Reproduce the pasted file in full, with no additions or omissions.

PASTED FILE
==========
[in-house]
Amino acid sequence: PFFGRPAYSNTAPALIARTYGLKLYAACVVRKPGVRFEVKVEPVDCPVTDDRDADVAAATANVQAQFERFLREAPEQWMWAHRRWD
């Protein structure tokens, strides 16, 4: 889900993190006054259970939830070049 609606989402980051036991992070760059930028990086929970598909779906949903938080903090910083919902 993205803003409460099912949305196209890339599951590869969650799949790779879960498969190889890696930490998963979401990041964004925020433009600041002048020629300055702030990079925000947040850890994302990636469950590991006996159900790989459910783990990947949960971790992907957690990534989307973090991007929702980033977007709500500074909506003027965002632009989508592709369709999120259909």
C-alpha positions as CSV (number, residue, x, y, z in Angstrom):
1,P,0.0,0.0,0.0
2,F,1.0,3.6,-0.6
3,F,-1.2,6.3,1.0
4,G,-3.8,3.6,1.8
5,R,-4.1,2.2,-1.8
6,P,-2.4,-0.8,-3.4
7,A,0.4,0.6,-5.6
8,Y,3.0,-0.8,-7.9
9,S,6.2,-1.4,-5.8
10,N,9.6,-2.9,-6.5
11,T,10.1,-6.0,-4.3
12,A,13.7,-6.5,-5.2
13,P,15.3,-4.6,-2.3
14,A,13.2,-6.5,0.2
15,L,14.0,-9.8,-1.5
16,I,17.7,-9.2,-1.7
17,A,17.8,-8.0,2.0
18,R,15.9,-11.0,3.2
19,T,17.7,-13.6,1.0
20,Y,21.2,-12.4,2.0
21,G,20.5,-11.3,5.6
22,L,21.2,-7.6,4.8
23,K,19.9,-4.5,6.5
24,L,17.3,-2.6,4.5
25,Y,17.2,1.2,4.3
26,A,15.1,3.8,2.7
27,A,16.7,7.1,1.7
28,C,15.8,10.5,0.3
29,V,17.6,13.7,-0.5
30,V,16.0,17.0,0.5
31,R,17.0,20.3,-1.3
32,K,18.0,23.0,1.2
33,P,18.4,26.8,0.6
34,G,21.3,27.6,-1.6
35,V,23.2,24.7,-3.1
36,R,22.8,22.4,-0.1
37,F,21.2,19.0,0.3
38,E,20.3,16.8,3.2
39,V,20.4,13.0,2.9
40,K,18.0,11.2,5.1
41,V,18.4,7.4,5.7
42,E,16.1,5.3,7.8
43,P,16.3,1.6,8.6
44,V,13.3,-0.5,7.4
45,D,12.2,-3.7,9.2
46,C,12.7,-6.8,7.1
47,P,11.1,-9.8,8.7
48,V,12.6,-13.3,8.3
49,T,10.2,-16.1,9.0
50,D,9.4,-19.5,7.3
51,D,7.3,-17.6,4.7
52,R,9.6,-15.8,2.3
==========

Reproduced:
[in-house]
Amino acid sequence: PFFGRPAYSNTAPALIARTYGLKLYAACVVRKPGVRFEVKVEPVDCPVTDDRDADVAAATANVQAQFERFLREAPEQWMWAHRRWD
């Protein structure tokens, strides 16, 4: 889900993190006054259970939830070049 609606989402980051036991992070760059930028990086929970598909779906949903938080903090910083919902 993205803003409460099912949305196209890339599951590869969650799949790779879960498969190889890696930490998963979401990041964004925020433009600041002048020629300055702030990079925000947040850890994302990636469950590991006996159900790989459910783990990947949960971790992907957690990534989307973090991007929702980033977007709500500074909506003027965002632009989508592709369709999120259909």
C-alpha positions as CSV (number, residue, x, y, z in Angstrom):
1,P,0.0,0.0,0.0
2,F,1.0,3.6,-0.6
3,F,-1.2,6.3,1.0
4,G,-3.8,3.6,1.8
5,R,-4.1,2.2,-1.8
6,P,-2.4,-0.8,-3.4
7,A,0.4,0.6,-5.6
8,Y,3.0,-0.8,-7.9
9,S,6.2,-1.4,-5.8
10,N,9.6,-2.9,-6.5
11,T,10.1,-6.0,-4.3
12,A,13.7,-6.5,-5.2
13,P,15.3,-4.6,-2.3
14,A,13.2,-6.5,0.2
15,L,14.0,-9.8,-1.5
16,I,17.7,-9.2,-1.7
17,A,17.8,-8.0,2.0
18,R,15.9,-11.0,3.2
19,T,17.7,-13.6,1.0
20,Y,21.2,-12.4,2.0
21,G,20.5,-11.3,5.6
22,L,21.2,-7.6,4.8
23,K,19.9,-4.5,6.5
24,L,17.3,-2.6,4.5
25,Y,17.2,1.2,4.3
26,A,15.1,3.8,2.7
27,A,16.7,7.1,1.7
28,C,15.8,10.5,0.3
29,V,17.6,13.7,-0.5
30,V,16.0,17.0,0.5
31,R,17.0,20.3,-1.3
32,K,18.0,23.0,1.2
33,P,18.4,26.8,0.6
34,G,21.3,27.6,-1.6
35,V,23.2,24.7,-3.1
36,R,22.8,22.4,-0.1
37,F,21.2,19.0,0.3
38,E,20.3,16.8,3.2
39,V,20.4,13.0,2.9
40,K,18.0,11.2,5.1
41,V,18.4,7.4,5.7
42,E,16.1,5.3,7.8
43,P,16.3,1.6,8.6
44,V,13.3,-0.5,7.4
45,D,12.2,-3.7,9.2
46,C,12.7,-6.8,7.1
47,P,11.1,-9.8,8.7
48,V,12.6,-13.3,8.3
49,T,10.2,-16.1,9.0
50,D,9.4,-19.5,7.3
51,D,7.3,-17.6,4.7
52,R,9.6,-15.8,2.3